Max, Respectfully, how the Board Members think Mr. Hoopes has done for the Paramount is a selerately issue from Mr. Hoopes actions on Prop 8. You’re daring them to come and defend him now is in the context of Prop.8, as you say “The purpose is to show that we have created a climate in Oakland where being an apologist for homophobia is risky business.”

    They aren’t being apologists for homophobia & to my knowldege haven’t made any comments on that issue. Attacking the other board members for their support for him for his contributions to the Paramount are two different subjects, is guilt by association, and is going too far.

    Ralph, Your example is off because in this case the Board members are not in the car (Prop. 8), but met the perp somewhere else to have coffee.

  35. Ralph

    then change it to say he harbored a fugitive, either way he is guilty and they are going to county. the point i made early re Max’s desire to call out the board is pointless. whether the board supports him or doesn’t support him, you are still going to end up condemning the lot, which is what should happen.

  36. Livegreen

    Nope, over Prop 8 they’re having coffee. The problems of the board re. Appointments, time frame etc. is a seperate issue I agree with u on,, and that’s not where Max started off (see my Max quote above).

  37. Ralph

    No they are having more than coffee. I would like to know why Max is civil with Byron and downright hostile here.

    Fifteen years from now when Oakland is pro-life, what happens when someone nominates a pro-choice member to a board. Having set a precedent here, the pro-lifers will have a strong case to block the nomination.

  38. David

    I shall posit 3 things:

    1) One can oppose gay marriage and not be a “homophobe.” I don’t care if gays have civil unions etc; I dislike intensely the destruction (and it is destruction; it strips the entire word and institution of its original meaning and intent) of a millenia-old institution. I can also oppose polygamy and not be an “Islamophobe” or a FLDS-phobe. I believe that polygamy is detrimental to society; I believe that further diminution of the nuclear family is detrimental to society. Witness what has happened in black America as the family has broken down.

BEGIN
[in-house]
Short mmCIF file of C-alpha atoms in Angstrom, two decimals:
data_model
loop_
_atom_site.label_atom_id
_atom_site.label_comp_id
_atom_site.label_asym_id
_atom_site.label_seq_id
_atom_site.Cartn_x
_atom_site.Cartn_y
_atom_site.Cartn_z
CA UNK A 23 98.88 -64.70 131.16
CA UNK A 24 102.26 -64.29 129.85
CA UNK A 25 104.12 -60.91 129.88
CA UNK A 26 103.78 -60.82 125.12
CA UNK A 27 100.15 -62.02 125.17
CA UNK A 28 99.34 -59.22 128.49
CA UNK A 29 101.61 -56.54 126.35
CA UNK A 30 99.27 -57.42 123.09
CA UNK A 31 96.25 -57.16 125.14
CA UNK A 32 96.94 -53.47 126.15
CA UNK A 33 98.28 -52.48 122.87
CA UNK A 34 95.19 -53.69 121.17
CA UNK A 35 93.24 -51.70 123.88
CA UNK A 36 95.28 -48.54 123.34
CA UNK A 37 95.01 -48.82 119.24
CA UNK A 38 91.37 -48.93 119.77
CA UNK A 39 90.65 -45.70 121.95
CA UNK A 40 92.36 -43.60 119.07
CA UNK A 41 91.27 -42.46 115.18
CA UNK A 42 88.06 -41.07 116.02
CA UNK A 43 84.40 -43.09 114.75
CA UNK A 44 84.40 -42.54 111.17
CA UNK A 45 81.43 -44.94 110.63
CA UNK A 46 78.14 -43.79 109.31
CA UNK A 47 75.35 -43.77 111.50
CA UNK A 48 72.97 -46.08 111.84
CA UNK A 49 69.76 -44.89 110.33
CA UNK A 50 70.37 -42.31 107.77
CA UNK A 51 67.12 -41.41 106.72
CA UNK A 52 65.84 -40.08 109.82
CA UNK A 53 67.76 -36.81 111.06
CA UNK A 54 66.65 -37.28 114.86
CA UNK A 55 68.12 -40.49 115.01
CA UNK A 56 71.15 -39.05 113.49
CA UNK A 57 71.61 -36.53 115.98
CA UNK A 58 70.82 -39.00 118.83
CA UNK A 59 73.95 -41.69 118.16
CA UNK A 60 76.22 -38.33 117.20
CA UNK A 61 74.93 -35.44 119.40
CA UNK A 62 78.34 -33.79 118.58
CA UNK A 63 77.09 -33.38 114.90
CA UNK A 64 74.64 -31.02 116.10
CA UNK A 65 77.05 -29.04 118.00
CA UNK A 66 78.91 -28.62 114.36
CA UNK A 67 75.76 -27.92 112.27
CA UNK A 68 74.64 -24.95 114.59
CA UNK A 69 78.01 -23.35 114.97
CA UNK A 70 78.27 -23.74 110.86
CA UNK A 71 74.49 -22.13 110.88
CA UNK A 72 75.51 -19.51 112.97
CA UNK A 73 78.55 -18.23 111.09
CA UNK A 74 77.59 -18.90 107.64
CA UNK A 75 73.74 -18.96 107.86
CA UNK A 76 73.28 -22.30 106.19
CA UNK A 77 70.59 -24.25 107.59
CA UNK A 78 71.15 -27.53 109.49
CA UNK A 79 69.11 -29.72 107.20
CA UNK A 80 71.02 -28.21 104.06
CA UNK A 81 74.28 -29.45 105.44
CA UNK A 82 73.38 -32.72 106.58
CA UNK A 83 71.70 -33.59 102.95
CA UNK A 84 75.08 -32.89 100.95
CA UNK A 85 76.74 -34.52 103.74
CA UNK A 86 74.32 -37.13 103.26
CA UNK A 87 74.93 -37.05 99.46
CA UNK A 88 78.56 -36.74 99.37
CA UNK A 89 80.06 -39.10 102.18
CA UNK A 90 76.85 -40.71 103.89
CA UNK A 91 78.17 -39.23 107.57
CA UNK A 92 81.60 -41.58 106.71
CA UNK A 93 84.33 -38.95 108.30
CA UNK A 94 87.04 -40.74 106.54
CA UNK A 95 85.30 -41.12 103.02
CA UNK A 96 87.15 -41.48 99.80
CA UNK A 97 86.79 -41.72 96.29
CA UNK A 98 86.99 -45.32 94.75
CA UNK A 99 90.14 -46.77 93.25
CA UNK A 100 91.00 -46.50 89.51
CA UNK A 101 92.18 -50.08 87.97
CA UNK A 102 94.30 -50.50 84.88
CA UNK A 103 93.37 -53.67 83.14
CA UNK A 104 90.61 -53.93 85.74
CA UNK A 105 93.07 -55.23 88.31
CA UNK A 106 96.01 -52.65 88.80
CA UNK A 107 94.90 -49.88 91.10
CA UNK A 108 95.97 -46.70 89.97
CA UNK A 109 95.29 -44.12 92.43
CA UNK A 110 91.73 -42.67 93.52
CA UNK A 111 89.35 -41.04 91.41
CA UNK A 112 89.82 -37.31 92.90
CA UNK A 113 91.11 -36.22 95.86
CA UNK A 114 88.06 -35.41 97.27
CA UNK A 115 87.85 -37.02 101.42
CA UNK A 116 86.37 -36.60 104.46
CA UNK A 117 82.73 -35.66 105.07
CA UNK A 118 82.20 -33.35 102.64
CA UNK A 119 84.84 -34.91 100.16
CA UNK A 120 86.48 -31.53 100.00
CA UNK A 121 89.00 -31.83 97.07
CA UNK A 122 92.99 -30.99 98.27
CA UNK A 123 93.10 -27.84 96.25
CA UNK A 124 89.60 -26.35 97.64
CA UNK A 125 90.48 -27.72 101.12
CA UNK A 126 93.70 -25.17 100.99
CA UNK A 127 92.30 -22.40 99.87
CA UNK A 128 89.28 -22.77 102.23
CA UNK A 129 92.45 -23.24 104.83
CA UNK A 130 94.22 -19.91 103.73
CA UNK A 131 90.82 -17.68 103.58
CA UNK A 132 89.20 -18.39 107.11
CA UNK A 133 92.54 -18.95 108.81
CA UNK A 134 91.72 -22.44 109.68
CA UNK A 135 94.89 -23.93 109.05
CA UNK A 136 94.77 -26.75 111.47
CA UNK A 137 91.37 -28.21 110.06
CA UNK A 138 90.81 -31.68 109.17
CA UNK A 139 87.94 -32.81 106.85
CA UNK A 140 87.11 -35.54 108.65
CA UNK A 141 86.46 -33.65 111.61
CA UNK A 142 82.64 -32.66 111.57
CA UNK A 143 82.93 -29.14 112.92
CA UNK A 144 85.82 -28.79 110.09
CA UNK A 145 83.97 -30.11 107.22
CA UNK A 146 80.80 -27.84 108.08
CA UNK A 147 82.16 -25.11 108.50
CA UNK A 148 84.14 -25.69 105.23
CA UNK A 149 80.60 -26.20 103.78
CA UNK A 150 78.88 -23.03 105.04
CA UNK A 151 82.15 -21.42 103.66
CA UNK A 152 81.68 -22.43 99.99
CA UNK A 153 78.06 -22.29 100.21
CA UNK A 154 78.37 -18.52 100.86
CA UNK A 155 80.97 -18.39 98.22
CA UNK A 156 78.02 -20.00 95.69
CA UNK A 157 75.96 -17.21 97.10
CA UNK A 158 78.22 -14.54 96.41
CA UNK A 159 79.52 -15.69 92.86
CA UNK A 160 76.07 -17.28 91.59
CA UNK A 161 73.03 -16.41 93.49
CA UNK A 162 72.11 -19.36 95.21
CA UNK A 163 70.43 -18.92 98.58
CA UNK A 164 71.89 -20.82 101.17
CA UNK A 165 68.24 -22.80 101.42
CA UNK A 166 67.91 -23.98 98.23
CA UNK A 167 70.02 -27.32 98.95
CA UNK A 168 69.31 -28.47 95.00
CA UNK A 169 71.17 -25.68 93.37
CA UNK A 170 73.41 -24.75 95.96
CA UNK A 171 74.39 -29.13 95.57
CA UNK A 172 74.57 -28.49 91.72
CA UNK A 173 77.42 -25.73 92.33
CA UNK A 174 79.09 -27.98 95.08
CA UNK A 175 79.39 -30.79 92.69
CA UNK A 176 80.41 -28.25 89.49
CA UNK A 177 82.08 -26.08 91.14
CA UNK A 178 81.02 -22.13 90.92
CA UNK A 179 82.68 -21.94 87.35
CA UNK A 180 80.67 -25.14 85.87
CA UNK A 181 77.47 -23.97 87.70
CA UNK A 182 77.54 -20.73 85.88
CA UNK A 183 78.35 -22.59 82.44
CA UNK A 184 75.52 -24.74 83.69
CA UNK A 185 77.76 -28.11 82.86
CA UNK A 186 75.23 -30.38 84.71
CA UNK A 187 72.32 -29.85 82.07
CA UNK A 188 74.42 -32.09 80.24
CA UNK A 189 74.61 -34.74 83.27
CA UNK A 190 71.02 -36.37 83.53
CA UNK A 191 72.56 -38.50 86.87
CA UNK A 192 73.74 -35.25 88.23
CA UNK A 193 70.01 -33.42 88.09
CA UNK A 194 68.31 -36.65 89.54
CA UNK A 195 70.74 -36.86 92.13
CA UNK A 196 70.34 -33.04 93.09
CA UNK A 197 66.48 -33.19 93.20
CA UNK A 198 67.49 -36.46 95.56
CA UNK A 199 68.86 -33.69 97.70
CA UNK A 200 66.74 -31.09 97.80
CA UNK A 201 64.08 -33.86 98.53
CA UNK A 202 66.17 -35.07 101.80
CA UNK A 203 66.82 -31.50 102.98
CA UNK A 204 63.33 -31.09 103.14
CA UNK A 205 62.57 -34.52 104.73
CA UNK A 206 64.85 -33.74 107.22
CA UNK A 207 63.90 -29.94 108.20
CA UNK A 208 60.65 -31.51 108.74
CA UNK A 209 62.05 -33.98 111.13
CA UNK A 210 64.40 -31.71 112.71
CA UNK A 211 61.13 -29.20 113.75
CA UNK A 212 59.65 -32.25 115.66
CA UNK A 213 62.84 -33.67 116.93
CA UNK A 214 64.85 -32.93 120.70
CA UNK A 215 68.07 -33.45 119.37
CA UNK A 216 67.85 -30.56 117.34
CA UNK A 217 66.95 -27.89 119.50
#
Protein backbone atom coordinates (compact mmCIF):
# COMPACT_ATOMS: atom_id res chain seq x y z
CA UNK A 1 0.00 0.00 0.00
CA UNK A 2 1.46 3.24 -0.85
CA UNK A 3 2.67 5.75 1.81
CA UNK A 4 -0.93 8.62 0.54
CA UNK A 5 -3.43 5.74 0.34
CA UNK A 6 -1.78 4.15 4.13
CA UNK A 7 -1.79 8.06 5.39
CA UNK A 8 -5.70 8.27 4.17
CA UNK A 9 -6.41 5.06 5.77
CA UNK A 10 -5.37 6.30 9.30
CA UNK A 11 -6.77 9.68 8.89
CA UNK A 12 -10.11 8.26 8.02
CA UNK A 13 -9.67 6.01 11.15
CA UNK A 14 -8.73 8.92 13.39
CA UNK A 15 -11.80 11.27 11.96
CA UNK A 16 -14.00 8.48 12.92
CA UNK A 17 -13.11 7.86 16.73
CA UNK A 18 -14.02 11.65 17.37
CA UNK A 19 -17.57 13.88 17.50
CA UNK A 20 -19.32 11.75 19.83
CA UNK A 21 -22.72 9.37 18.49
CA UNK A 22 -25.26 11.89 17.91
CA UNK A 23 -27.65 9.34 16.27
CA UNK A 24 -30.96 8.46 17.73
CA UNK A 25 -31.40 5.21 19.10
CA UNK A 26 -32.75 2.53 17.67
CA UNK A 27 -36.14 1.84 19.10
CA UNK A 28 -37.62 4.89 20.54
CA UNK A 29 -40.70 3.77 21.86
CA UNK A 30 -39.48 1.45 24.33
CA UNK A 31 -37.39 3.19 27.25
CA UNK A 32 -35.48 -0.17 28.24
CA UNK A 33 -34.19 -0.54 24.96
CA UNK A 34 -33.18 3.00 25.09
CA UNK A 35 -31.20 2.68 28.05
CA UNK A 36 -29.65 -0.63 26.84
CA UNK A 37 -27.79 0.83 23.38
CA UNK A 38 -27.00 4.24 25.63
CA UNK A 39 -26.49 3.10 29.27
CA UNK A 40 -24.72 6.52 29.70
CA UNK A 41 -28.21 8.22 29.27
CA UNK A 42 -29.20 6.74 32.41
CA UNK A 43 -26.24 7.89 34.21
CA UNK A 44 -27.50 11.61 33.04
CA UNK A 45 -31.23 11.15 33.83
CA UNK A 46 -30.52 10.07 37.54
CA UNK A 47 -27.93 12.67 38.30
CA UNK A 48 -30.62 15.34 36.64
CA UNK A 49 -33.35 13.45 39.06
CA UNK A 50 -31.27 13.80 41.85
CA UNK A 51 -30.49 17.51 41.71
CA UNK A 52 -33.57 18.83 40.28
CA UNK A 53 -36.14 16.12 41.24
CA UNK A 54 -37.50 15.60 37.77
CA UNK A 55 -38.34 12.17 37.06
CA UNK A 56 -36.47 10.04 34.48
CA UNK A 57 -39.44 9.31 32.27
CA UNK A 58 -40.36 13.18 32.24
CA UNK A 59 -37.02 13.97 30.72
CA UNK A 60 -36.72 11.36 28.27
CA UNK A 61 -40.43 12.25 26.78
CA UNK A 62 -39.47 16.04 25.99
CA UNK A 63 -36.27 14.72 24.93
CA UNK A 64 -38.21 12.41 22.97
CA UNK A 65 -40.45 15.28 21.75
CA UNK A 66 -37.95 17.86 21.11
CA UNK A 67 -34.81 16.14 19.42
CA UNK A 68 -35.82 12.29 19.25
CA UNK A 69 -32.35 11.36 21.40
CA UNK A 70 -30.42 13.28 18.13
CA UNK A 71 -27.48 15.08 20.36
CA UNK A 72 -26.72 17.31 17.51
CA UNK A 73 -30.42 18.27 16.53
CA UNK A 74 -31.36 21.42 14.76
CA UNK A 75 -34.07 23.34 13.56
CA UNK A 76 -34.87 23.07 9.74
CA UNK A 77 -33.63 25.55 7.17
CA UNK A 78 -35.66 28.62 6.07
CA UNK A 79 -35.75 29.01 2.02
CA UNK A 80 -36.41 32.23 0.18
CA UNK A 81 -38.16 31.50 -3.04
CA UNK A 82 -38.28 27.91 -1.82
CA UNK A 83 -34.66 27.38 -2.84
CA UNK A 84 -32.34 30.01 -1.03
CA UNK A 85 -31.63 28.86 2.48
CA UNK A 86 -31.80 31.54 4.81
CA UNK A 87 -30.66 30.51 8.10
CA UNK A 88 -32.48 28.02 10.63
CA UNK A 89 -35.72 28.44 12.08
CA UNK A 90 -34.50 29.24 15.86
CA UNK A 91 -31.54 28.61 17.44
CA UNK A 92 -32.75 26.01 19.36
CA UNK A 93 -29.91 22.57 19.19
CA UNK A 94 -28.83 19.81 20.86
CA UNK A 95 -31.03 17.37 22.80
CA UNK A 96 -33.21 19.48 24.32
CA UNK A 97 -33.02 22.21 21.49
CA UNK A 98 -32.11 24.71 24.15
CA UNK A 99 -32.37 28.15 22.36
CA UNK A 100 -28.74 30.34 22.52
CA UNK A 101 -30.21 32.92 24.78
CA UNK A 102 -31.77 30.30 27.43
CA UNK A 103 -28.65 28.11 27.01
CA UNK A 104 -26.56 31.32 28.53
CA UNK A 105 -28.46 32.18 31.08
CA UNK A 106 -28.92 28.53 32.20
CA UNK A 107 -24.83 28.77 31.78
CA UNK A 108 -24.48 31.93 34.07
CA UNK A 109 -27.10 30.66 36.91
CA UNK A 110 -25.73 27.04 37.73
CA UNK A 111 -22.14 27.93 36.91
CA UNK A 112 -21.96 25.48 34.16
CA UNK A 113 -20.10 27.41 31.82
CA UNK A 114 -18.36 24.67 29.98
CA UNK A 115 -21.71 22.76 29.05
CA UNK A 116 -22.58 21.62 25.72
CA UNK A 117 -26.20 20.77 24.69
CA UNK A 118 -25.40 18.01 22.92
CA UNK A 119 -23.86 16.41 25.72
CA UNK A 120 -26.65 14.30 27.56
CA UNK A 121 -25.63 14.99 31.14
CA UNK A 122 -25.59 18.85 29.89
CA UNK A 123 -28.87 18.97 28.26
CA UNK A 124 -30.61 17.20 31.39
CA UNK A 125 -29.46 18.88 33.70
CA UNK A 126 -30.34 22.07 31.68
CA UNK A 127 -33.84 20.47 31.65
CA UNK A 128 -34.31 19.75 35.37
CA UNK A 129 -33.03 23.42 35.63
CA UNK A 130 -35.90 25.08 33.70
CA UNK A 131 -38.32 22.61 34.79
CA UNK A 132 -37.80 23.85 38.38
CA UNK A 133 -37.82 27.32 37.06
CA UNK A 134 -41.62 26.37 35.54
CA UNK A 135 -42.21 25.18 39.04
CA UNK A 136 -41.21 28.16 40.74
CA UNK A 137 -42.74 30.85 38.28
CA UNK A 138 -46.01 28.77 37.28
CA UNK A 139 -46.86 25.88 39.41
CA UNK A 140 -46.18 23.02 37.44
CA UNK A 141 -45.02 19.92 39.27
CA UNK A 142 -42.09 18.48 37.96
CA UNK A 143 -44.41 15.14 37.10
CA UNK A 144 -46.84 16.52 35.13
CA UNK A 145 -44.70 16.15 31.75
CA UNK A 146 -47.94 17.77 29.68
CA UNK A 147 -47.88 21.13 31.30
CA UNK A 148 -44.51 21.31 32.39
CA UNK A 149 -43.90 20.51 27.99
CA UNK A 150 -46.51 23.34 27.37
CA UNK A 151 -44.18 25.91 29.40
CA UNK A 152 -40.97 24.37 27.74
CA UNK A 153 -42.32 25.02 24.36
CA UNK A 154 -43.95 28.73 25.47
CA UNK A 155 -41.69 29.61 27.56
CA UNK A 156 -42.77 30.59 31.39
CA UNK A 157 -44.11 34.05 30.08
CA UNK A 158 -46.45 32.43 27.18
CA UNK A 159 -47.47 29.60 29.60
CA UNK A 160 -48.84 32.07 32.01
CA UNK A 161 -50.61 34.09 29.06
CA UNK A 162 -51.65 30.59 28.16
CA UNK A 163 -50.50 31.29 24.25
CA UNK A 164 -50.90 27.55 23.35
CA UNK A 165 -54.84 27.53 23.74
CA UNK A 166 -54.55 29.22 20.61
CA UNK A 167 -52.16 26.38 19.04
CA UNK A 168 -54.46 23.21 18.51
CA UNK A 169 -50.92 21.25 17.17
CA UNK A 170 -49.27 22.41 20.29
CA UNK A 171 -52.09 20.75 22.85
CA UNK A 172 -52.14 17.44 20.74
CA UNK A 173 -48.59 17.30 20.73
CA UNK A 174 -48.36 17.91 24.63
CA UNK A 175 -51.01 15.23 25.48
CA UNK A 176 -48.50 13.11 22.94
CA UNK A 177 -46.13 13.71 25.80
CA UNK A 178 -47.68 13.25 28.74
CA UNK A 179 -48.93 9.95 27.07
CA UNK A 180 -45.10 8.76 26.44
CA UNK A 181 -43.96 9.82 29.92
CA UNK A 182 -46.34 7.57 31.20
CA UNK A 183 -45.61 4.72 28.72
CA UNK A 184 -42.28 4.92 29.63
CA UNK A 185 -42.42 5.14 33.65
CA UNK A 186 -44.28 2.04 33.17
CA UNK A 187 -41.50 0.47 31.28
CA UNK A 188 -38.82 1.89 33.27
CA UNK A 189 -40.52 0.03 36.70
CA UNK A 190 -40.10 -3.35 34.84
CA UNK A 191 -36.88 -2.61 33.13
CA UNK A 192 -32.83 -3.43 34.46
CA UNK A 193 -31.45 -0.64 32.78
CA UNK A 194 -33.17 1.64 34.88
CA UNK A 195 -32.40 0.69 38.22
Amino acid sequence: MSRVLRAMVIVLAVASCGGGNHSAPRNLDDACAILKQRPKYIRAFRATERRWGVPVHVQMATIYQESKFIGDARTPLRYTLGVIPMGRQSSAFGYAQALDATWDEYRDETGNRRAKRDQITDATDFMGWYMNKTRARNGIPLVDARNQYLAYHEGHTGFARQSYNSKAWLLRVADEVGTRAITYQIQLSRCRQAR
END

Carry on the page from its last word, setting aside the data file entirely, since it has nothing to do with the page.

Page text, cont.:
2) As pointed out above, it’s not “stripping” gays of any civil rights; they never had such a right. The comparisons to blacks, interracial marriage etc is both insulting and invidious. Although it’s humorous to some of us that white liberals have such a fit when we “go off the reservation” and support something “conservative.”

    3) His support or opposition of a proposition that has nothing to do with his job is, obviously, irrelevant to his performance on the job. If he is incompetent, or just of middling performance, replace him. He is not “representing” any of us in reality; he represents the non-profit Paramount, and has a fiduciary duty to that non-profit entity, not to Oakland voters or their cherished liberal fantasies.

  39. MarleenLee

    David – I used to find the semantic argument more persuasive, before I actually got married (with no intention to procreate, by the way), and I now more fully understand the difference between actually being married and just having a “civil union.”